Airstream Time

Exploring North America in an Airstream

Posts from the ‘Favorite Museums’ category

North Head Trail/The Rooms

Wednesday, Aug 14, 2014

We hiked North Head Trail in St. John’s, which works its way around Signal Hill, out to the point and back around the edge of St. John’s Harbor, through a pretty, little neighborhood. this is a gorgeous hike, one many residents hike every day. What a beautiful place to get your exercise. Diego is a marathon runner, so this was little strain for him, but Martha and I were tired, but happily tired. 

Then we drove over to the pretty, little lighthouse guarding the entrance to the harbor on the other side. Parking at the bottom, we walked through maybe 10 homes in a beautiful spot, one with a porch looking back at St. Johns and another looking out toward the sea. A young couple walked by, saying “Good morning”. The girl was wearing a backpack, so they were off to hike the East Coast Trail that follows the coast south for 300 km along the coast. It is rated one of the best hikes in the world.

 

They hadn’t gone 20 yards past when she screamed, “Whale!” At the mouth of the harbor was a whale blowing steam straight up. We watched for about 5 minutes as it worked its way north around the corner. We had been watching all morning, and it was great to finally see one. The young lady was so excited and smiling broadly. She said they had taken a whale tour for $70 each and seen nothing.

We followed them up to the lighthouse for another great view of the harbor and the hike we had just taken on the other side. A little house sits at the top with two chairs on a porch looking out at this incredible view.

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Hungry now, we went back downtown and parked in the same parking garage beside the wharf. In a busy downtown, it was the only way to park a big truck. Martha had decided on a Chinese vegan restaurant, wanting a lighter lunch than yesterday. St. John’s is a bit like San Francisco was 50 years ago. From Water Street it was a steep climb uphill for several blocks before we found The Peaceful Loft, a tiny place run by a husband and wife. The husband did everything downstairs, while his wife did the cooking upstairs. He was quite a character, very nice and very informative about their foods and where they get them. 

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After lunch we climbed the big, steep streets to “The Rooms”, a great museum. Like San Francisco, it is a city of steep hills. We enjoyed the brightly colored houses. A Newfie told us there is so much fog, cloudy weather and snow, they need the color.

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Following Google maps, we climbed up the streets, but stopped to try to determine where we were going. A couple passing us, overheard our conversation and said to follow them. They were going somewhere else, but it was close. Several times the lady looked back to see if we were following. At the top, they stopped to show us where to go. The husband said to be sure to go in the cafe because it is the best view of the city.

“The Rooms” is a beautiful museum with great views of the city, just as our guides had told us. The art of one sculptor was particularly interesting, Billy Gauthier, but it is always the wildlife displays I enjoy most. Gauthier is from Labrador and uses all natural products, whalebone, Labrodite, baleen and others.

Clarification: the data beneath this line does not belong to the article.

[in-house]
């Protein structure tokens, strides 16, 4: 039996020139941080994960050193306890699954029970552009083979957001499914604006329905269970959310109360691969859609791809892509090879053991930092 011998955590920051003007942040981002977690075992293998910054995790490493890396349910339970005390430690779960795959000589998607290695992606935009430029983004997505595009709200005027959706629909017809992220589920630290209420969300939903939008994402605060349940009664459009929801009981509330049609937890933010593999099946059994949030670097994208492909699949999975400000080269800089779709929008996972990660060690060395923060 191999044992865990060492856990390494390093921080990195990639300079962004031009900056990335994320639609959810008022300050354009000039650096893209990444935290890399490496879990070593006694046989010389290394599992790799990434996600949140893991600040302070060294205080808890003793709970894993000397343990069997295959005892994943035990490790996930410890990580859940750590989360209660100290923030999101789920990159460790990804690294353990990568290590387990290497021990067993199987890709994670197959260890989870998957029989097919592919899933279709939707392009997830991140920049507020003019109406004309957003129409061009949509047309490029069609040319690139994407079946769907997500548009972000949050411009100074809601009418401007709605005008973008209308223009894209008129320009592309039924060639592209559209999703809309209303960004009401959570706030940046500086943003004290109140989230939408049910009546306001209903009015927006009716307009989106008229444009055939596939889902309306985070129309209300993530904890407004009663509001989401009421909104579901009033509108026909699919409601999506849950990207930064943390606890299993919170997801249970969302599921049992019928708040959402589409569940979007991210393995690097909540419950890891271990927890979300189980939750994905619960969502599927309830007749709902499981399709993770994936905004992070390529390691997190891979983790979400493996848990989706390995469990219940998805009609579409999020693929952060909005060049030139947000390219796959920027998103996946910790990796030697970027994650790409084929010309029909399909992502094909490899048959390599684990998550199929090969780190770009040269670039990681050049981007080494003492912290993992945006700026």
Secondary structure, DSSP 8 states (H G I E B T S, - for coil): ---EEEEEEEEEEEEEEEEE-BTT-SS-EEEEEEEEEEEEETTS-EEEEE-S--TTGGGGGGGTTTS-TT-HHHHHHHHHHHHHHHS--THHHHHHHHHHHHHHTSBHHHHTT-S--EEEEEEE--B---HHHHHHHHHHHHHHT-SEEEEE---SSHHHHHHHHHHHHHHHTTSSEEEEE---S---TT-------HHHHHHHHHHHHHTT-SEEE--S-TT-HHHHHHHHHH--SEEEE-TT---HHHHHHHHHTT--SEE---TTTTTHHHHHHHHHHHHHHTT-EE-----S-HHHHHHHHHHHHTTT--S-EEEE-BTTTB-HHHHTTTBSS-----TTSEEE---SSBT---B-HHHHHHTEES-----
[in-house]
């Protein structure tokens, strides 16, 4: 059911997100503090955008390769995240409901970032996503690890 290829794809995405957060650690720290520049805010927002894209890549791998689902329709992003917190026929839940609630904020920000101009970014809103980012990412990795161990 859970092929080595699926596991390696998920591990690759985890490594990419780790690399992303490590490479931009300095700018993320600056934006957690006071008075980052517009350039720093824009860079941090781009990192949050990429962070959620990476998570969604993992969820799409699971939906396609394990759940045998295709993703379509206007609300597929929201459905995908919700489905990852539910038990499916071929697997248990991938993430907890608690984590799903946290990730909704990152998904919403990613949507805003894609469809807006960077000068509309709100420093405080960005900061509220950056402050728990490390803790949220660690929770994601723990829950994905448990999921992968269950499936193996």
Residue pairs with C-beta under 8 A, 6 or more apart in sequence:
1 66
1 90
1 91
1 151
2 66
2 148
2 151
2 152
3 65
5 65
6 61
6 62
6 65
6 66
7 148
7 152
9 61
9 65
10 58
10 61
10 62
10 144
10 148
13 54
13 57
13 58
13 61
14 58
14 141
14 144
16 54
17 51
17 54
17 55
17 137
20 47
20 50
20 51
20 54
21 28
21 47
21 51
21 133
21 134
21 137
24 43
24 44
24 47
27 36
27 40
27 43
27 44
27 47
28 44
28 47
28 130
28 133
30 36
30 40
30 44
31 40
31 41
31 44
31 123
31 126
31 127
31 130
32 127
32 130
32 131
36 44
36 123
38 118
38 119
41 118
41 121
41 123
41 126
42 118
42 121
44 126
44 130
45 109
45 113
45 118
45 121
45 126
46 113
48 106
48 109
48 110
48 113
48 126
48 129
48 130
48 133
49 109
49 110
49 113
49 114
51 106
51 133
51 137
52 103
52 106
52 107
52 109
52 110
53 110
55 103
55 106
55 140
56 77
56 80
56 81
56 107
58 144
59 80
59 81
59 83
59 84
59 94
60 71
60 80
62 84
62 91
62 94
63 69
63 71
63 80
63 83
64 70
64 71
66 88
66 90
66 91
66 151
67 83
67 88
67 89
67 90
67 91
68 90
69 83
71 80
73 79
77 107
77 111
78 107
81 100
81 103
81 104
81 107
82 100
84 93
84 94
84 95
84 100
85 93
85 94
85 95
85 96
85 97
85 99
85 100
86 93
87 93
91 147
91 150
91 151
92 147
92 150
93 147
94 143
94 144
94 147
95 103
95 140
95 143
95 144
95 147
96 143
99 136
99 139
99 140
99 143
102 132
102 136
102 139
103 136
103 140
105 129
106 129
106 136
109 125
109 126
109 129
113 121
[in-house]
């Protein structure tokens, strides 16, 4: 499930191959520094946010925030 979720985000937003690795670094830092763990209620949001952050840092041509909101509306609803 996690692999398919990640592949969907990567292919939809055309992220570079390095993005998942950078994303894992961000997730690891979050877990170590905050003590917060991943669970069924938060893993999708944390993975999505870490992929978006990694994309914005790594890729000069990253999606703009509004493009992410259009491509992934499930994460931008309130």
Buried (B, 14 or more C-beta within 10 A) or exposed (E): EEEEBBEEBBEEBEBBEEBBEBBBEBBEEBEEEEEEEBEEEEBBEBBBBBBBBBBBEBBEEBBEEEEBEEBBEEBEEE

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The Royal British Columbia Museum

 

October 18, 2017

On a very rainy day in Victoria, we went to the Royal British Columbia Museum. It was a bit difficult to find parking since the truck wouldn’t fit in the parking garage, but we found something a few blocks away. We checked our rain gear and started on the first floor, which is all about people of British Columbia and their varied backgrounds, pictures and stories. There is a great display of the wildlife of BC, so real you think you are there. You can walk through the HMS Discovery, Captain James Cook’s ship, as it landed in a First Nation town to replace a mast. Then you can walk through a recreated town of the 1800’s.

I was particularly interested in the Natural History section that gave great descriptions and displays of how previous climate changes affected animal, plant and human life. There were excellent displays of today’s climate change with our warming planet. Some areas will turn into deserts as fires and heat destroy trees and plants. Different insects and animals will move into these areas that formerly wouldn’t survive the cold. There was a display of how the Mastodon had tusks and teeth perfectly suited for digging through snow and eating moss and lichens. As the climates warmed, they couldn’t adapt to other foods. Rising waters will also affect our landscapes, and warming waters will affect fish populations.

For me, the First Nations section was the best. Great displays showed how they made fish traps, carved bones for tools, cut stone for arrow points, wove goat wool for clothing, made clothes and rugs from skins, made canoes and much more. The totem pole display was awe-inspiring. Martha kept coming back to get me to come along. This is the best I have ever seen. I think it is a shared endeavor with the First Nations.

We had a bit of lunch in their little restaurant, then went into the iMax theater for a 4-D movie of Henry Bates’ research in the Amazon for 11 years in the 1850’s. The screen is four stories high, and you feel yourself looking up into trees and down to the forest floor. It is so life-like, and the photography is incredible and so is the true story. The acting is superb. How could a young man and his friend, Alfred Russel Wallace go to the Amazon in the 1850’s, tramping through such a dangerous forest looking for bugs? If the other three movies are nearly this good, I’d like to see them all.

The Royal BC Museum is a wonderful museum. I hope I get to return.